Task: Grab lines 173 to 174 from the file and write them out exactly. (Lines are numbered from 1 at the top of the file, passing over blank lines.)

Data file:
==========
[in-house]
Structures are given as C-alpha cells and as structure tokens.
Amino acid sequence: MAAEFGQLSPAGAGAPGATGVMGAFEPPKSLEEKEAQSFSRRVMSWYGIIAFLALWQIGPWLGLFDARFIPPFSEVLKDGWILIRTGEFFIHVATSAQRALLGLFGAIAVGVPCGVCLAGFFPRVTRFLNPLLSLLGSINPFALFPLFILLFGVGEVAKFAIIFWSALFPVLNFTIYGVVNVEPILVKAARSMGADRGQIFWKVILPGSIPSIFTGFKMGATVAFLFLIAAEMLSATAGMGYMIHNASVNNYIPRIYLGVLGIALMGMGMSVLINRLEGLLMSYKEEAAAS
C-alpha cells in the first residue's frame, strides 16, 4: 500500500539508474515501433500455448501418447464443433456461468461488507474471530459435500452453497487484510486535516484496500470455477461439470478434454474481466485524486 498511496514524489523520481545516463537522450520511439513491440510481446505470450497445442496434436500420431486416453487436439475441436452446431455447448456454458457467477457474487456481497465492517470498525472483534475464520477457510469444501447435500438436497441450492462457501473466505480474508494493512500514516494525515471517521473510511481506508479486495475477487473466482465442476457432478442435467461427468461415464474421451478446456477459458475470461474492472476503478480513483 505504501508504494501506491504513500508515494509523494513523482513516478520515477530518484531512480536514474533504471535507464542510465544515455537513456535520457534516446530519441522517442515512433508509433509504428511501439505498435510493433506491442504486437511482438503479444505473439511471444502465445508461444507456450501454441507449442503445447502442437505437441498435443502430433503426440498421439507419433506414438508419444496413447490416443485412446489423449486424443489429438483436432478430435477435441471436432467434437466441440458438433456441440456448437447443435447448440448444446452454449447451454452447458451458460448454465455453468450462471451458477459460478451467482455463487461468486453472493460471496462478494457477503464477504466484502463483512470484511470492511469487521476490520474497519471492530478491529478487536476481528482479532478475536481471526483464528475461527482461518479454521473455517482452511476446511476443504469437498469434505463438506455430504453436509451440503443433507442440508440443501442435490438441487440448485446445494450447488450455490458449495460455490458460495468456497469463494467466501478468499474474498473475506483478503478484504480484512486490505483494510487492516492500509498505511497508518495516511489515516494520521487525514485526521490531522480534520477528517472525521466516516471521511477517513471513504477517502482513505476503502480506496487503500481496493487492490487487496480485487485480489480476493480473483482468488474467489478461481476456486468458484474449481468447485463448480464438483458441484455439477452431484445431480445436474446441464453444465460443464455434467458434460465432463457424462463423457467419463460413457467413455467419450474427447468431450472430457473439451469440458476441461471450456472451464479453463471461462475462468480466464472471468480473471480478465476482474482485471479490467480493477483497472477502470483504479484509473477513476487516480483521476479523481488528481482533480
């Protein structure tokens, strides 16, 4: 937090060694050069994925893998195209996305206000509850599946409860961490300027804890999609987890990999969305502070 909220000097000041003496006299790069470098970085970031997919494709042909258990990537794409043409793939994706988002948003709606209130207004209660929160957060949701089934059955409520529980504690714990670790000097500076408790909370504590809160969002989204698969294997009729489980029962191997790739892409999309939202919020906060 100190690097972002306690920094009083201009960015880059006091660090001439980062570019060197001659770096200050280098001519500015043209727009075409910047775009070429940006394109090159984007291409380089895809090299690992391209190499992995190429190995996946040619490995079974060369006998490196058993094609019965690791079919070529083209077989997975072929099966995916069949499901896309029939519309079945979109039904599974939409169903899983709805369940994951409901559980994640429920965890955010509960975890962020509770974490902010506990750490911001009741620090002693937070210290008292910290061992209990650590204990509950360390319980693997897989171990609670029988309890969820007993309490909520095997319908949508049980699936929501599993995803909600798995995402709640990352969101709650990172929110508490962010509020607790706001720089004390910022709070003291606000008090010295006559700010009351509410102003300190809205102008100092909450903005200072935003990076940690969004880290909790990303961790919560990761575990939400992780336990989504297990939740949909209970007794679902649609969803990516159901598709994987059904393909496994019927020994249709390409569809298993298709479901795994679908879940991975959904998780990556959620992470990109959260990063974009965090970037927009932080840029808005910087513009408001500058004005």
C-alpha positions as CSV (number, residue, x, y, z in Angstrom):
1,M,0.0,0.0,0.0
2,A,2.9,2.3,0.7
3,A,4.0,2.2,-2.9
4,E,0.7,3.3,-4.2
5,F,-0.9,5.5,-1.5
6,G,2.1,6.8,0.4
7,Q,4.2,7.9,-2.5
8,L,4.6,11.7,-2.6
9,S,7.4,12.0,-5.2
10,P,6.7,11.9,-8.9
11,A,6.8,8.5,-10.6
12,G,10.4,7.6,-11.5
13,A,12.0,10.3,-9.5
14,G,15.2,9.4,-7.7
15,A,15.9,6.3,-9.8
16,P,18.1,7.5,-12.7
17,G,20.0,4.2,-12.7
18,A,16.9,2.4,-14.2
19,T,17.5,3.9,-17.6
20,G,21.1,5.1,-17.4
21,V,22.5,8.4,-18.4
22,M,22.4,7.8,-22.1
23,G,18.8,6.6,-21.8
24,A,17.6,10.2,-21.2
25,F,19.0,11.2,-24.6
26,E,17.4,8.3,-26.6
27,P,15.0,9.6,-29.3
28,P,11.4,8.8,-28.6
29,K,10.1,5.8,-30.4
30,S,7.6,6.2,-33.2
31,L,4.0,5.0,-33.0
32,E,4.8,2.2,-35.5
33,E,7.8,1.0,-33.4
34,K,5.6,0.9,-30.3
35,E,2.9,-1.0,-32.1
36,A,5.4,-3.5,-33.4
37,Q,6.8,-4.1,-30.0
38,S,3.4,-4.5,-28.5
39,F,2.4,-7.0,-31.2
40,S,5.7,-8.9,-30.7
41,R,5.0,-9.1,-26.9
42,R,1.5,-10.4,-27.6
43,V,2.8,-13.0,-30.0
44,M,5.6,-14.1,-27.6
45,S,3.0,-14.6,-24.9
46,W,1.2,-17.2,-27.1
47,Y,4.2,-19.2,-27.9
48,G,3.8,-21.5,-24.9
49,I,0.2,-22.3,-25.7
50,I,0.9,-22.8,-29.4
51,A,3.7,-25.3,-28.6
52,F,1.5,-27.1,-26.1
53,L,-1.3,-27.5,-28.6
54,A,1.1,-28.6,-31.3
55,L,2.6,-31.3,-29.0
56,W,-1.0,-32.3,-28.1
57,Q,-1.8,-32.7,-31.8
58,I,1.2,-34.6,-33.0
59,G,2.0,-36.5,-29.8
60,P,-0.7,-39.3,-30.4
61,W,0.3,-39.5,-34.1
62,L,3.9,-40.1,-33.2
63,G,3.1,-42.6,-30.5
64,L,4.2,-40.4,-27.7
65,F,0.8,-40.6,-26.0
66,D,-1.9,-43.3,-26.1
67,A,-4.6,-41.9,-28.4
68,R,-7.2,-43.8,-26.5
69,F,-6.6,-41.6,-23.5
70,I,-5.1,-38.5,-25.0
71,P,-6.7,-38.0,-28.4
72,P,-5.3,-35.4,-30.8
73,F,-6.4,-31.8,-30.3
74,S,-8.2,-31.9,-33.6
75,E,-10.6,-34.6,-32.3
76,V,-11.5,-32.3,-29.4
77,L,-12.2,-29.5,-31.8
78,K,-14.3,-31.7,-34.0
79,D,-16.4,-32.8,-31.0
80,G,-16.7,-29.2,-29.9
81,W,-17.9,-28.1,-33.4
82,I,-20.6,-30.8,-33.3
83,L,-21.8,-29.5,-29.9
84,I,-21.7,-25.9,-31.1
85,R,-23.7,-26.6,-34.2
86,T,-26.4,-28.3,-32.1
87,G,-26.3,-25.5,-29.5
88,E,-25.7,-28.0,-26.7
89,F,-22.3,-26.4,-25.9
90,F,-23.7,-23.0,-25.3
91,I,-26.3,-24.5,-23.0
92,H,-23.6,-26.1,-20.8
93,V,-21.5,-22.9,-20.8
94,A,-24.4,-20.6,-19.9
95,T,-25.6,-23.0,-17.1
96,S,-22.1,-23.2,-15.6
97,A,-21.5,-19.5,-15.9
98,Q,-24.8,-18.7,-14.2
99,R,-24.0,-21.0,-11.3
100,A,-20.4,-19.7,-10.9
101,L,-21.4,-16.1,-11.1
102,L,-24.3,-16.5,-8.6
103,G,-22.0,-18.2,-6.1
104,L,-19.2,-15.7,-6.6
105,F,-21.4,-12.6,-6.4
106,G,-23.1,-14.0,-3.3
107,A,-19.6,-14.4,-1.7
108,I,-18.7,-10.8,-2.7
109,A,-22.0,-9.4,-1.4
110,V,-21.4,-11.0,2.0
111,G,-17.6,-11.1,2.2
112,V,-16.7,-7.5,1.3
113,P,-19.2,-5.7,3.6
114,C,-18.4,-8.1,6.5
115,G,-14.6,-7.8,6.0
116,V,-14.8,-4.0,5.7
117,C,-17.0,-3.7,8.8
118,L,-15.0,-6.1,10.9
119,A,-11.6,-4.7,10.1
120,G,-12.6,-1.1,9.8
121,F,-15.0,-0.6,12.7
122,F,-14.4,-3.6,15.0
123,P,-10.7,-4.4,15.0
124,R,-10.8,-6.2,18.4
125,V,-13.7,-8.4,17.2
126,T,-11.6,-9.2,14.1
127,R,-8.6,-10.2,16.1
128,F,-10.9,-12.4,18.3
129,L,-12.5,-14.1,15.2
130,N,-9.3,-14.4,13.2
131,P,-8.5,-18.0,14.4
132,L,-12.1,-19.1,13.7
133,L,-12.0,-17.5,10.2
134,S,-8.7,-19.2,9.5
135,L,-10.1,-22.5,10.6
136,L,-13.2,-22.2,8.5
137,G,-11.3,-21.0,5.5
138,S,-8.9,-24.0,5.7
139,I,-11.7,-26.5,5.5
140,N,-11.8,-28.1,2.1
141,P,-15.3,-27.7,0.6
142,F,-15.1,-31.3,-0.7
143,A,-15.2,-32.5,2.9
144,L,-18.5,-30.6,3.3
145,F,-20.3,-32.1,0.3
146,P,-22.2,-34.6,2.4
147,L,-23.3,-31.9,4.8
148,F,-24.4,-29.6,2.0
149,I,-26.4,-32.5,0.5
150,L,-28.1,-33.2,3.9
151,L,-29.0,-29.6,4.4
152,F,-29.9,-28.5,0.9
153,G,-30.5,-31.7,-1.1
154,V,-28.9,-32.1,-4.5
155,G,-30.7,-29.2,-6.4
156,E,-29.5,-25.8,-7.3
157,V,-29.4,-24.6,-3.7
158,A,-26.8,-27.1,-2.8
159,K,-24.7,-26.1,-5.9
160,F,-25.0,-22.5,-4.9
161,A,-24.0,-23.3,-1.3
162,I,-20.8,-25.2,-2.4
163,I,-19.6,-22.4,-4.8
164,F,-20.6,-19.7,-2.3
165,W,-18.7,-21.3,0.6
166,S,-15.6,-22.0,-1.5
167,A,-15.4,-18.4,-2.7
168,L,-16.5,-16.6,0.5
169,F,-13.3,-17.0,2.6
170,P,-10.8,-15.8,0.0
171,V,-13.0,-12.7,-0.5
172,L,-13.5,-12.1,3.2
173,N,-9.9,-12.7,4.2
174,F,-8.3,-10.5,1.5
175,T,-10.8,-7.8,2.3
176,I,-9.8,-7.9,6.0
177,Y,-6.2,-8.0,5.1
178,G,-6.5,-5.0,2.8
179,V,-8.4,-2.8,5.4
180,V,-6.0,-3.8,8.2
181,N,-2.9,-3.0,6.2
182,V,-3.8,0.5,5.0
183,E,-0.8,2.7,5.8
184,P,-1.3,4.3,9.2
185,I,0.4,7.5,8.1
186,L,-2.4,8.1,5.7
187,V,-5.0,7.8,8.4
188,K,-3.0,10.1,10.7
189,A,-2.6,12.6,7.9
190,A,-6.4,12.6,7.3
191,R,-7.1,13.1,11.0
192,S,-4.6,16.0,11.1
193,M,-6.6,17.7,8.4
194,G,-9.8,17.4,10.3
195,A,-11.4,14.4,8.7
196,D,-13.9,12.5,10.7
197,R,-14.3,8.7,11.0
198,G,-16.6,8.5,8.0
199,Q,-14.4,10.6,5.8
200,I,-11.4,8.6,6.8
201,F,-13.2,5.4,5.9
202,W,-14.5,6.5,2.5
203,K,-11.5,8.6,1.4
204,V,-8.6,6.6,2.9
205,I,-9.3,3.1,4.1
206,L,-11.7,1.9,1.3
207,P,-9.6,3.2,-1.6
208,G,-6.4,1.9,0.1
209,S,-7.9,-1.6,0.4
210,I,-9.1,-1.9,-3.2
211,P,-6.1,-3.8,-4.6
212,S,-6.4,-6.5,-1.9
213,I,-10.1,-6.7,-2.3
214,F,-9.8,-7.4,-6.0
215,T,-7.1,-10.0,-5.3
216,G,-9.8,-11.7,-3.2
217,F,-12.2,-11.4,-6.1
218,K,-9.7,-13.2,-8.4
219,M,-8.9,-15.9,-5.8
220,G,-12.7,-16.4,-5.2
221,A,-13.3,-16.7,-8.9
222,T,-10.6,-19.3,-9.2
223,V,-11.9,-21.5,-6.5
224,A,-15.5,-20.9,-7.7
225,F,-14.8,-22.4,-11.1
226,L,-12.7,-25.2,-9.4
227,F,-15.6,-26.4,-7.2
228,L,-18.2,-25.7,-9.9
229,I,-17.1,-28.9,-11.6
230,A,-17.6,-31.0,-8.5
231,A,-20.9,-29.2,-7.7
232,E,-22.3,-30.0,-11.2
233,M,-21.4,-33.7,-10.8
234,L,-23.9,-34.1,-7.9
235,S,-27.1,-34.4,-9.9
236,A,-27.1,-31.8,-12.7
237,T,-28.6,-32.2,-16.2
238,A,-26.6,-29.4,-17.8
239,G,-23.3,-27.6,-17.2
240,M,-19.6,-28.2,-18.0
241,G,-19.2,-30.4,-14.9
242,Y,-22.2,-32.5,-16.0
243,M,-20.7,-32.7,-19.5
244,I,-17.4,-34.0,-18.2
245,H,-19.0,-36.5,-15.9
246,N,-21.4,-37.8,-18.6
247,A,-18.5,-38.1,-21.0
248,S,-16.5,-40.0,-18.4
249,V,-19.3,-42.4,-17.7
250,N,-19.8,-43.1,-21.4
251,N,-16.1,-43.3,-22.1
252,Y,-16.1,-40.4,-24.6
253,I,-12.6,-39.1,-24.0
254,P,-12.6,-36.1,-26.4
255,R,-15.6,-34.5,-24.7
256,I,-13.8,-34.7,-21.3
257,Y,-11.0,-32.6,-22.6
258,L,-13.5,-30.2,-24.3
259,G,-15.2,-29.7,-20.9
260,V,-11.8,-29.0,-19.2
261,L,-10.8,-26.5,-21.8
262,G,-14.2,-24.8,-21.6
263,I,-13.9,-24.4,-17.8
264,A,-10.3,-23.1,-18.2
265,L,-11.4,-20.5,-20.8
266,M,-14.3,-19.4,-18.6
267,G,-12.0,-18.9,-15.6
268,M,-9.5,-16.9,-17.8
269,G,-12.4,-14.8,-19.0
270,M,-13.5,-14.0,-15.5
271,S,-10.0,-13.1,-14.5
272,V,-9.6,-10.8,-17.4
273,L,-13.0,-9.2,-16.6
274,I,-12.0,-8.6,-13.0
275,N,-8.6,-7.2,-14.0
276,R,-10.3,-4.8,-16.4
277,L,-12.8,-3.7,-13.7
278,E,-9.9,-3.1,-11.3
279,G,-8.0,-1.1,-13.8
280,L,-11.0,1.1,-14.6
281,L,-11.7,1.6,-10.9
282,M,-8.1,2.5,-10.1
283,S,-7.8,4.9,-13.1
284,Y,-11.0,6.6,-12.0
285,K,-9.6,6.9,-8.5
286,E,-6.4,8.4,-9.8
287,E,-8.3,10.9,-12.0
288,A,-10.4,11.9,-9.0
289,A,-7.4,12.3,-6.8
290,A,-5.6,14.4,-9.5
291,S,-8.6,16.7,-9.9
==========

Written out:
167,A,-15.4,-18.4,-2.7
168,L,-16.5,-16.6,0.5